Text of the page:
# Understand the problem

[/et_pb_text][et_pb_text _builder_version="3.27.4" text_font="Raleway||||||||" background_color="#f4f4f4" custom_margin="10px||10px" custom_padding="10px|20px|10px|20px" box_shadow_style="preset2"]Suppose x is a non zero real number such that both $x^5$ and $20 x + \frac{19}{x}$ are rational numbers. Prove that x is a rational number.

[/et_pb_text][/et_pb_column][/et_pb_row][et_pb_row _builder_version="3.25"][et_pb_column type="4_4" _builder_version="3.25" custom_padding="|||" custom_padding__hover="|||"][et_pb_accordion open_toggle_text_color="#0c71c3" _builder_version="4.0" toggle_font="||||||||" body_font="Raleway||||||||" text_orientation="center" custom_margin="10px||10px"][et_pb_accordion_item title="Source of the problem" open="on" _builder_version="4.0"]Regional Math Olympiad, 2019 Problem 1[/et_pb_accordion_item][et_pb_accordion_item title="Topic" _builder_version="4.0" open="off"]Algebra[/et_pb_accordion_item][et_pb_accordion_item title="Difficulty Level" _builder_version="4.0" open="off"]3/10

[/et_pb_text][et_pb_tabs active_tab_background_color="#0c71c3" inactive_tab_background_color="#000000" _builder_version="4.0" tab_text_color="#ffffff" tab_font="||||||||" background_color="#ffffff"][et_pb_tab title="Hint 0" _builder_version="3.22.4"]Do you really need a hint? Try it first!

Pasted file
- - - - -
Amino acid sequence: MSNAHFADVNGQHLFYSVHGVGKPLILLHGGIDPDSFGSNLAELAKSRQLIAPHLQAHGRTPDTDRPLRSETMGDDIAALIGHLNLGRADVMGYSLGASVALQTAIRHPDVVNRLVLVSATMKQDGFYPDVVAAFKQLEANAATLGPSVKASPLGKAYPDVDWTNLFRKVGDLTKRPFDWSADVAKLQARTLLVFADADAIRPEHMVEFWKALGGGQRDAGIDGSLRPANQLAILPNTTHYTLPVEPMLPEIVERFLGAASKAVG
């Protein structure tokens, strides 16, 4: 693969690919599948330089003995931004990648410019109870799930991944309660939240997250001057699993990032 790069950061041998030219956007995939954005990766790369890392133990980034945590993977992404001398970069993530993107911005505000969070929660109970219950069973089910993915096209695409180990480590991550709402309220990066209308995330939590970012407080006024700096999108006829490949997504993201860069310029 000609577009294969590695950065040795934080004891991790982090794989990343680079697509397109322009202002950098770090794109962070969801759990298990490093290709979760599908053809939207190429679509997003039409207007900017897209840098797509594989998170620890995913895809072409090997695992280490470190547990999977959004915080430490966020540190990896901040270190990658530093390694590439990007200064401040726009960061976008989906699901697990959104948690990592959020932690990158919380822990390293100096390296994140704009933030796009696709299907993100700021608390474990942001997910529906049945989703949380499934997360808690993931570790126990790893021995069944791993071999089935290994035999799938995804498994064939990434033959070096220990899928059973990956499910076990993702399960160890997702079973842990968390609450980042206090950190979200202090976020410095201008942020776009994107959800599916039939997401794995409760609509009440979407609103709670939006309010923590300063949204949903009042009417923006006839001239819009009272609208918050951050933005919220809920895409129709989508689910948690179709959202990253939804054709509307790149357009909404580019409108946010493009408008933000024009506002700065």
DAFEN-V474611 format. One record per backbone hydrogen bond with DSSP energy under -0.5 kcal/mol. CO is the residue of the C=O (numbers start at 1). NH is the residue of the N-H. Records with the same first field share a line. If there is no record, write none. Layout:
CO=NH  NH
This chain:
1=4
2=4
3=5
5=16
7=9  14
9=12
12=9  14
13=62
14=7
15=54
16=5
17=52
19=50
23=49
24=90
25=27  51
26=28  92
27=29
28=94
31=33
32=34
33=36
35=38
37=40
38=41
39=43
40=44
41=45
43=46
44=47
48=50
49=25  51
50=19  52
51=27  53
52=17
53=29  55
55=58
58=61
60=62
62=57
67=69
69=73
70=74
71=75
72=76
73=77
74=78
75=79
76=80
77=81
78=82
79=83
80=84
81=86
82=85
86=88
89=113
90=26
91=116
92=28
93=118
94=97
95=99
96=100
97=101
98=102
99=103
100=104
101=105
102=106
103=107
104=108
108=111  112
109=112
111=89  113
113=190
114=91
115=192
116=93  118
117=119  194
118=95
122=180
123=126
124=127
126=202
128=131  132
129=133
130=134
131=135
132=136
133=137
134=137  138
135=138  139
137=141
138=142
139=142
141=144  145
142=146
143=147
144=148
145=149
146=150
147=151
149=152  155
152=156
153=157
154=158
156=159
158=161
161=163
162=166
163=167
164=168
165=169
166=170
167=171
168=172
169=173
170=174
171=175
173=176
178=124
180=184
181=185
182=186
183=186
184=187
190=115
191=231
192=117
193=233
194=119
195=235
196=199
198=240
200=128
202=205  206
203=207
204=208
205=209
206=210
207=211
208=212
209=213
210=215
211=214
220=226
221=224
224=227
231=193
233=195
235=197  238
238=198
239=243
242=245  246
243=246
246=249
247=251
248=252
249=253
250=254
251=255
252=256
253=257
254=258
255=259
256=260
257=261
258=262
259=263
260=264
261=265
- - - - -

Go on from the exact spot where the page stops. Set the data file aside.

[/et_pb_tab][et_pb_tab title="Hint 1" _builder_version="4.0"]Notice that you can represent higher powers by smaller powers.  Suppose $20x + \frac{19}{x} = r$ where r is rational.  Multiply both sides by x to get $20 x^2 = r \cdot x - 19$ or $x^2 = r_1 x + r_2$ (that is divide by 20 to have r/20 as the coefficient of x and -19/20 as the x free number. both of these are rationals. therefore we name them $r_1$ and $r_2$ )

Now use the fact that $x^5$ is rational.

[/et_pb_tab][et_pb_tab title="Hint 2" _builder_version="4.0"]

Suppose $x^5 = r_3$ (some rational number).  Then $x^2 \cdot x^2 \cdot x = r_3$  But we know $x^2 = r_1 x + r_2$  Replacing we have $(r_1 \cdot x + r_2 )^2 \cdot x = r_3$  Expanding we have $r_1^2 x^3 + 2r_1r_2 \cdot x^2 + r_2^2 x = r_3$ Again we will replace $x^2$ to have  $r_1^2 \cdot (r_1 x + r_2) x + 2r_1r_2 \cdot (r_1 x + r_2) + r_2^2 x = r_3$

[/et_pb_tab][et_pb_tab title="Hint 3" _builder_version="4.0"]

Expand $r_1^2 \cdot (r_1 x + r_2) x + 2r_1r_2 \cdot (r_1 x + r_2) + r_2^2 x = r_3$ $r_1^3 x^2 + r_1^2 r_2 x + 2r_1^2 r_2 x + r_2^2 x + 2 r_1 r_2^2 = r_3$ Making one final replacement of x^2 and noting that squaring, adding, multiplying rationals gives rationals we have  $r_1^3 (r_1 x + r_2) + r_1^2 r_2 x + 2r_1^2 r_2 x + r_2^2 x + 2 r_1 r_2^2 = r_3$ $r_1^4 x + r_1^3r_2 + r_1^2 r_2 x + 2r_1^2 r_2 x + r_2^2 x + 2 r_1 r_2^2 = r_3$ or we have x as a ratio of rationals.

Hence x is rational.